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UK inflation hits 6.2% as Sunak delivers Spring Statement

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·Business Reporter, Yahoo Finance UK
·4-min read
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UK inflation hits 6.2% ahead of Rishi Sunak's Spring Statement
UK households continue to face a deep cost of living crisis as inflation hit 6.2% in the 12 months to February. Photo: Tolga Akmen/AFP via Getty

The annual rate of inflation rose to 6.2% in the year to February, its highest level since March 1992, as UK households continue to face a sharp cost of living crisis.

According to new data from the Office for National Statistics (ONS) on Wednesday, February’s consumer price index came in above expectations, with economists polled by Refinitiv and Reuters both forecasting a figure of 5.9%.

This was above January’s previous 30-year high of 5.5%. On a monthly basis, CPI inflation was 0.8%, exceeding expectations for a 0.6% rise, and the biggest increase since 2009.

The biggest contribution came from soaring energy, fuel and food prices, while transport saw the highest rate for the second consecutive month.

Electricity prices jumped by 19.2% in the last year, while gas prices were 28.3% higher.

Average petrol prices were 147.6p per litre in February, compared with 120.2p per litre a year ago, while the average price of diesel was 151.7p, the highest on record, the ONS said.

UK inflation hit a fresh 30-year high on Wednesday. Chart: ONS
UK inflation hit a fresh 30-year high on Wednesday. Chart: ONS

"Clothing and footwear saw a return to traditional February price rises after last year's falls when many shops were closed,” Granny Fitzner, chief economist at the ONS, said.

"Furniture and flooring also contributed to the rise in inflation as prices started to recover following new year sales. The price of goods leaving UK factories has also been rising substantially and is now at its highest rate for 14 years.”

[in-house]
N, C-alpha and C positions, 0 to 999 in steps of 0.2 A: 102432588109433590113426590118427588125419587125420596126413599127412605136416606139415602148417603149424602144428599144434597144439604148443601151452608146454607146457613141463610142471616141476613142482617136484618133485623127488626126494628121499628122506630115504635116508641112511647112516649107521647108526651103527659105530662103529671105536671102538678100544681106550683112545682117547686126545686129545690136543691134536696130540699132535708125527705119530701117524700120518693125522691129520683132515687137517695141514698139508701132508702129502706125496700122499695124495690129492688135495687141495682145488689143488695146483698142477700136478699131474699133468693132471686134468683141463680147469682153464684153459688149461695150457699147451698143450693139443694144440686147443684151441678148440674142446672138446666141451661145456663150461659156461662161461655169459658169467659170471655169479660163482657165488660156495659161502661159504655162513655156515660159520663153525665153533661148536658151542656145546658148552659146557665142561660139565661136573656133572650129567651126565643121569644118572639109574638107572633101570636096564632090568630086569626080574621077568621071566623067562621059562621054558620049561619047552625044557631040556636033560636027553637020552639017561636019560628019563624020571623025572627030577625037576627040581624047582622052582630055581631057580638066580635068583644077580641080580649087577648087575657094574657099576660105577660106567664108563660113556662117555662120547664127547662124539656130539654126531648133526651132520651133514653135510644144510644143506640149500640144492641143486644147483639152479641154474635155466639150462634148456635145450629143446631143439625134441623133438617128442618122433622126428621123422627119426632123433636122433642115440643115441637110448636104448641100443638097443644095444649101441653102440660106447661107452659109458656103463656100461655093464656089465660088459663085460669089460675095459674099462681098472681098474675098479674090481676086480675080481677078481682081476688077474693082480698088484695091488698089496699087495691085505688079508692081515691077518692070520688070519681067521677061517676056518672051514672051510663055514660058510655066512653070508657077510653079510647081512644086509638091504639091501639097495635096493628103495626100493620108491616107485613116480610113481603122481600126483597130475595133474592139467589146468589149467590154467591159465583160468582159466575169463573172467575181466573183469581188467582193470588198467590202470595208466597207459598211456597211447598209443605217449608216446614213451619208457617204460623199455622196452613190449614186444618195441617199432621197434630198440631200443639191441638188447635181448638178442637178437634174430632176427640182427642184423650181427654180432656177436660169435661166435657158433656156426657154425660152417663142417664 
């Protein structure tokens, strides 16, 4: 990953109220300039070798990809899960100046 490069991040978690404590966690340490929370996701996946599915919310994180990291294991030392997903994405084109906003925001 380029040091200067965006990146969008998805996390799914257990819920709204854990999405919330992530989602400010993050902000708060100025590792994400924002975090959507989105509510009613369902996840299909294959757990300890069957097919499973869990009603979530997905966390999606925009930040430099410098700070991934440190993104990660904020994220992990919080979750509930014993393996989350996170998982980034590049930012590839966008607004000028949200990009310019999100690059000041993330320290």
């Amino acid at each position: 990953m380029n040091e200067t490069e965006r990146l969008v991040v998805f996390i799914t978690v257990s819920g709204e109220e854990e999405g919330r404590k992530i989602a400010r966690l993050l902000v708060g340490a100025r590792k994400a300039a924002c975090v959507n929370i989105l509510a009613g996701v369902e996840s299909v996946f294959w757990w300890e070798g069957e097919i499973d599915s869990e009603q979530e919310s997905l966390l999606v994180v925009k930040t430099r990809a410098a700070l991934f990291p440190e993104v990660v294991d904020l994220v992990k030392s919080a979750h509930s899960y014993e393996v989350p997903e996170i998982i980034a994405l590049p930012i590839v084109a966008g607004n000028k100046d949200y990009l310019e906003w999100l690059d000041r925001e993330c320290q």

The data also revealed a rise in prices for second hand cars, while food and non-alcoholic beverages prices rose by 5.1% during the period.

Becky O’Connor, head of pensions and savings at Interactive Investor, said: “The spike in rises is sharp and steep — it’s almost vertical. A generation has grown up having never experienced price rises like this and the pain is far from over. Today’s figures did not account for the further impact of the war in Ukraine on price rises.

“Lifestyle changes alone aren’t going to cut it when it comes to minimising the pain: going out has become more expensive, staying in has become more expensive, basic foods even in the value ranges, are pricier."

Read more: UK facing worst cost of living crisis in 60 years

It comes as the chancellor prepares his Spring Statement and an outline of how he will help to combat inflationary pressures. He has pledged to help the hardest-hit families, adding to £21bn ($28bn) of measures already set out.

The Bank of England expects inflation to climb as high as 8% next month, well ahead of its 2% target, thanks to the 54% rise in the energy price cap that is set to come into force on 1 April.

Prices are currently rising faster than UK wages, and the Bank has further warned that inflation could even reach as high as double digits in the autumn when the energy price cap rises again.

Threadneedle Street has now increased UK interest rates three times up to 0.75% since December in a bid to combat rising inflation.

Read more: Can Rishi Sunak rescue the UK from a cost of living crisis?

“On the morning of chancellor Rishi Sunak’s Spring Statement, the UK has once again posted inflation numbers not seen for 30 years,” Paul Craig, portfolio manager at Quilter Investors, said.

“Many are already feeling the squeeze financially, yet there is no doubt much worse to come considering we are facing a major cost of living crisis alongside other fiscal pressures.

“All eyes will be on the chancellor today as he presents his spring statement and announces measures the government will take to tackle the ongoing cost of living crisis.

“This morning’s inflation data shows just how dire the situation is, and there is a clear need for the government to act to help save many from slipping into financial difficulty as their wages are quickly swallowed up.”

Watch: How does inflation affect interest rates?

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